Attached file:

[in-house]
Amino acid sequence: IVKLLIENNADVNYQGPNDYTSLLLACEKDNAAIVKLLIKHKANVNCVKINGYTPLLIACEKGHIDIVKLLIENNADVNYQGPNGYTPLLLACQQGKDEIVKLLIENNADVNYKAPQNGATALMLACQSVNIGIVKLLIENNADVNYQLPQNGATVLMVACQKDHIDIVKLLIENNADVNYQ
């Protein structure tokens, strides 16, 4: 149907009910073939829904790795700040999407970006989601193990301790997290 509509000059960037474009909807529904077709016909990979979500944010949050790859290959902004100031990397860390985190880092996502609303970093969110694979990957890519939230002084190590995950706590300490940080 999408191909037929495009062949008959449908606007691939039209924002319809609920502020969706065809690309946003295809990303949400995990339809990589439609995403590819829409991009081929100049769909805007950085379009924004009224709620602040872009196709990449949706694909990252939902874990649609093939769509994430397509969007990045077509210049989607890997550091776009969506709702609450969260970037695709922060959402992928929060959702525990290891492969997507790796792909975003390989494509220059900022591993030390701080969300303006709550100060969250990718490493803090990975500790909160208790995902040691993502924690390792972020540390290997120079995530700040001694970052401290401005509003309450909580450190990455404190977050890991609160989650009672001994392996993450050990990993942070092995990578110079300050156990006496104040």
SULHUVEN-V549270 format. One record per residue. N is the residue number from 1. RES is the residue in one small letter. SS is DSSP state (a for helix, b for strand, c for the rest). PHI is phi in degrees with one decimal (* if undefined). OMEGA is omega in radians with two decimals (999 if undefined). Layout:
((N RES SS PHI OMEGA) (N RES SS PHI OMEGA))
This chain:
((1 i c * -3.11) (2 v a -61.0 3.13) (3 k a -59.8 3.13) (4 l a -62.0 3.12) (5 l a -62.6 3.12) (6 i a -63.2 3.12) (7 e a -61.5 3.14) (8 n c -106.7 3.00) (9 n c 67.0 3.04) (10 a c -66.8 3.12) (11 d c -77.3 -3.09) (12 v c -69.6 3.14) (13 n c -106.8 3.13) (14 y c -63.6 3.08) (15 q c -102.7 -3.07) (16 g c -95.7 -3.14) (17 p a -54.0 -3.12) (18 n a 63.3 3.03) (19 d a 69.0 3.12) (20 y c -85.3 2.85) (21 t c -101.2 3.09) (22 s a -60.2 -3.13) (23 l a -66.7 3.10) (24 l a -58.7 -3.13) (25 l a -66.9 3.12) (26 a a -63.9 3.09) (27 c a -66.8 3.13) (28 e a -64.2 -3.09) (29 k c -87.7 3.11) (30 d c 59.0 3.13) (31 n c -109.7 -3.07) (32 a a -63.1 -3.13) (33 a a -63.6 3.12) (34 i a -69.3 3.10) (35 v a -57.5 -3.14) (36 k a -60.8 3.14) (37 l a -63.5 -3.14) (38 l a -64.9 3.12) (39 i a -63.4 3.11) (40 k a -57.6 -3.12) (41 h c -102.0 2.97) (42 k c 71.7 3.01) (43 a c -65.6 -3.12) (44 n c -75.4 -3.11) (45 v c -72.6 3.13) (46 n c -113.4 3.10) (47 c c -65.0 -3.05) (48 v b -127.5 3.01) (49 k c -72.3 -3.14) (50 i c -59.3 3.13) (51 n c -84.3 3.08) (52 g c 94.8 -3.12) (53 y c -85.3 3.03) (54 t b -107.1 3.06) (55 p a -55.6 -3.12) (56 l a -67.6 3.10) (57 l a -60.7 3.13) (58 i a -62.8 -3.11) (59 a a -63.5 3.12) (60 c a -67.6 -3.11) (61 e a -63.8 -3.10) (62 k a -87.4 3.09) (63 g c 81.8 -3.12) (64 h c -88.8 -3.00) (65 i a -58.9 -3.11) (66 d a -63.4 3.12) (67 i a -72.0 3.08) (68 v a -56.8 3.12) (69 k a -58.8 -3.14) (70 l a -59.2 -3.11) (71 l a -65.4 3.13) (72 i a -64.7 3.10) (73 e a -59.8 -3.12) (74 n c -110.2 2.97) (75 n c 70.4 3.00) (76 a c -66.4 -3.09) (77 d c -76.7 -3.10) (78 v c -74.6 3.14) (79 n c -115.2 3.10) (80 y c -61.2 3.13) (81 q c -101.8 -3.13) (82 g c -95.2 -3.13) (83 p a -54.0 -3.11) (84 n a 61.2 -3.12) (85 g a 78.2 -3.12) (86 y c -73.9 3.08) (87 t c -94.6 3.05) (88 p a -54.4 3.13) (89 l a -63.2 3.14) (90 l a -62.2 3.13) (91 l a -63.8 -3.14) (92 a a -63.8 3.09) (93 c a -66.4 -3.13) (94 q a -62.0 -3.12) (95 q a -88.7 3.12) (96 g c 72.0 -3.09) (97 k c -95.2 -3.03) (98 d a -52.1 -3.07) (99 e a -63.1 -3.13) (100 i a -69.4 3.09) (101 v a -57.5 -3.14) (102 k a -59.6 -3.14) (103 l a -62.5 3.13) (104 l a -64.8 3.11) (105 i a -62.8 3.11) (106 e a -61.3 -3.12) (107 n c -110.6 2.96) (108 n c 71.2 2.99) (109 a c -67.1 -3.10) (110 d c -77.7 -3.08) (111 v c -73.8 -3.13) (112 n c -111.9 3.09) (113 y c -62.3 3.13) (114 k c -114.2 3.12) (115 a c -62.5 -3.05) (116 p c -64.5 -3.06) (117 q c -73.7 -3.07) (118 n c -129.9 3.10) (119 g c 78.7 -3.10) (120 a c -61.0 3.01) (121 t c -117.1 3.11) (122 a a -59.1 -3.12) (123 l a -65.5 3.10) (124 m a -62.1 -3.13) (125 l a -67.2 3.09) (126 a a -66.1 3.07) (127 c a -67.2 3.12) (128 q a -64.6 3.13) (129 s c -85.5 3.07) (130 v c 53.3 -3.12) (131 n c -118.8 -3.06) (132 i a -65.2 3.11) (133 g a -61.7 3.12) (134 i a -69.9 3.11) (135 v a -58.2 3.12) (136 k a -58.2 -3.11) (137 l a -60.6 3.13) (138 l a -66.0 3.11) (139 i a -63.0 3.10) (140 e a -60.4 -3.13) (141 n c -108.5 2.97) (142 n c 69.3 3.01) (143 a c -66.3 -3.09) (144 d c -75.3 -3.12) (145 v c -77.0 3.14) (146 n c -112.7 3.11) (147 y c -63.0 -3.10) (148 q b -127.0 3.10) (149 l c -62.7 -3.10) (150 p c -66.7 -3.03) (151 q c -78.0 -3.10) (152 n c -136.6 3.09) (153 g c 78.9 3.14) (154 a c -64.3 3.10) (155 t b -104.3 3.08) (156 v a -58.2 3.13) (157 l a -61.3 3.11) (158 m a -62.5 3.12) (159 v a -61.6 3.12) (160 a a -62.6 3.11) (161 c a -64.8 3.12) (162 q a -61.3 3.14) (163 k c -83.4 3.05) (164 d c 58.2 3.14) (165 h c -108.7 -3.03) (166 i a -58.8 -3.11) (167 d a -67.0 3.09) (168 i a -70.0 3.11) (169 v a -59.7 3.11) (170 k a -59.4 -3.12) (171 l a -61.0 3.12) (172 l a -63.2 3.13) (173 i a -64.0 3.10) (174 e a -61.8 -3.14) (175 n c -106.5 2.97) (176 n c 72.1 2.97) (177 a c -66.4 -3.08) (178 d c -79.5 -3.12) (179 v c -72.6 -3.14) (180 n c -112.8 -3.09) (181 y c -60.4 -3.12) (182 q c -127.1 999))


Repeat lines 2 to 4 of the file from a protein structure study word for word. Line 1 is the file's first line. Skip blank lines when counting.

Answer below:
Amino acid sequence: IVKLLIENNADVNYQGPNDYTSLLLACEKDNAAIVKLLIKHKANVNCVKINGYTPLLIACEKGHIDIVKLLIENNADVNYQGPNGYTPLLLACQQGKDEIVKLLIENNADVNYKAPQNGATALMLACQSVNIGIVKLLIENNADVNYQLPQNGATVLMVACQKDHIDIVKLLIENNADVNYQ
């Protein structure tokens, strides 16, 4: 149907009910073939829904790795700040999407970006989601193990301790997290 509509000059960037474009909807529904077709016909990979979500944010949050790859290959902004100031990397860390985190880092996502609303970093969110694979990957890519939230002084190590995950706590300490940080 999408191909037929495009062949008959449908606007691939039209924002319809609920502020969706065809690309946003295809990303949400995990339809990589439609995403590819829409991009081929100049769909805007950085379009924004009224709620602040872009196709990449949706694909990252939902874990649609093939769509994430397509969007990045077509210049989607890997550091776009969506709702609450969260970037695709922060959402992928929060959702525990290891492969997507790796792909975003390989494509220059900022591993030390701080969300303006709550100060969250990718490493803090990975500790909160208790995902040691993502924690390792972020540390290997120079995530700040001694970052401290401005509003309450909580450190990455404190977050890991609160989650009672001994392996993450050990990993942070092995990578110079300050156990006496104040």
SULHUVEN-V549270 format. One record per residue. N is the residue number from 1. RES is the residue in one small letter. SS is DSSP state (a for helix, b for strand, c for the rest). PHI is phi in degrees with one decimal (* if undefined). OMEGA is omega in radians with two decimals (999 if undefined). Layout: